Published May 12, 2020
Faculty members at the Jacobs School of Medicine and Biomedical Sciences are working collaboratively with doctors throughout the U.S. to learn more about a new link they are seeing in some patients between COVID-19 and stroke. And it is occurring in an unexpected population.
“We’re seeing an increased percentage of younger, typically female, stroke patients,” says Elad I. Levy, MD, the L. Nelson Hopkins III, MD, Professor and Chair of neurosurgery.
Based on conversations he has had with medical colleagues at hospitals in and around New York City, Levy says there could be an increase of up to 20 percent of stroke incidence during the apex of the coronavirus pandemic.
This is surprising, because the novel coronavirus has been seen as primarily a respiratory illness, like influenza. But it is becoming increasingly evident that COVID-19 can affect the kidneys, heart, intestines, liver and brain, in addition to the lungs.
In a stroke, a clot that has formed in a blood vessel breaks off and travels through the circulatory system to the brain.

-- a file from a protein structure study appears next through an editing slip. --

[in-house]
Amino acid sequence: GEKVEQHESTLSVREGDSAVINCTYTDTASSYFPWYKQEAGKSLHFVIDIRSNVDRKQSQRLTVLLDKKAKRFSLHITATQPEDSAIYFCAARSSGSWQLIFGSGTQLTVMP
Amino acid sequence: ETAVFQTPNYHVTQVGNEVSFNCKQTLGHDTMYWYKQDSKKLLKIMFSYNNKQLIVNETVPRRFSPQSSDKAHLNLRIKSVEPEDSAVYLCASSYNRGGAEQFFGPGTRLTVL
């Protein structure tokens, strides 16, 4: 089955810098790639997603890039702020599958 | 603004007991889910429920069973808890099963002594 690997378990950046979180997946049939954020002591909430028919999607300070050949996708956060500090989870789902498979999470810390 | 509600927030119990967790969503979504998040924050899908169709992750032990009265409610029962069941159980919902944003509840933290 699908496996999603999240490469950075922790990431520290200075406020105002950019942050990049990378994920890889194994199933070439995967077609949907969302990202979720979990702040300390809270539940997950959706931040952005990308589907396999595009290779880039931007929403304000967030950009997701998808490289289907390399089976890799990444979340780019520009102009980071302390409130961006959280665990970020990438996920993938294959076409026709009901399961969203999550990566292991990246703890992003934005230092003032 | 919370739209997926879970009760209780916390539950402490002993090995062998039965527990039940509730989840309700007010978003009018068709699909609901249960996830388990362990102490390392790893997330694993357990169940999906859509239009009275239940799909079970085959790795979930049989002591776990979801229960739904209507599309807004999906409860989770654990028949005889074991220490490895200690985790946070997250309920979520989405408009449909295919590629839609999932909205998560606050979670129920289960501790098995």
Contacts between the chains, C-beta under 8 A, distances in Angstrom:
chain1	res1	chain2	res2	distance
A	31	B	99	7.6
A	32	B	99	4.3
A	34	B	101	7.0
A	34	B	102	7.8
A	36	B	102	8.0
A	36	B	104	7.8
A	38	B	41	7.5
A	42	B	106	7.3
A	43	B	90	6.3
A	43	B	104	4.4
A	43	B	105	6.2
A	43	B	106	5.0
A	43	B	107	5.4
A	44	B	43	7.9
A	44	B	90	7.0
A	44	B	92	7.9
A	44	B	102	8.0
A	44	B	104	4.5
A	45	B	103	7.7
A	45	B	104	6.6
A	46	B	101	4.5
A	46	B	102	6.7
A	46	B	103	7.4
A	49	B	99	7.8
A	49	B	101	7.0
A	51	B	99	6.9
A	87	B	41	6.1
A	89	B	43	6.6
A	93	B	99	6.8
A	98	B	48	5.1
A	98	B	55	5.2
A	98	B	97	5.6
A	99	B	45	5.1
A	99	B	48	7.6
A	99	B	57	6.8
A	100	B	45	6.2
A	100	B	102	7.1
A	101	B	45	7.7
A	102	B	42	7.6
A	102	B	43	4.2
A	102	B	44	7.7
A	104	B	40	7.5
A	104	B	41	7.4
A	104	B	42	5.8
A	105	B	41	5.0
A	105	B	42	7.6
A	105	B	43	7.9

Levy says that patients in the newly recognized stroke subgroup typically show up at the emergency department with stroke symptoms, and usually have not been tested for the virus. Emergency stroke treatment is initiated as tests are sent, and after the patients are treated, coronavirus results show up at a later time.
The reasons for the coincidence of stroke and COVID-19 are still unclear.
“That is the billion-dollar question,” says Levy, who also serves as medical director of neuroendovascular services at Gates Vascular Institute.
Levy says one possible reason is because these patients have fevers and are dehydrated, which causes the blood to thicken. In addition, pre-existing conditions — such as obesity, smoking and an increasing sedentary lifestyle during quarantine — are “factors that enhance every single risk factor for stroke.”
This new type of stroke patient requires new treatment protocols in the hospital, Levy says. They need to be kept in a dedicated room so as not to infect other patients in the stroke ward. In addition, medical staff need to have dedicated personal protective equipment and intubation equipment.
Once they are stabilized, these patients are put through a battery of tests.
Levy and his colleagues in Western New York are collecting as much information as they can on all stroke patients who test positive for COVID-19.
“There are many questions we need to ask,” Levy says.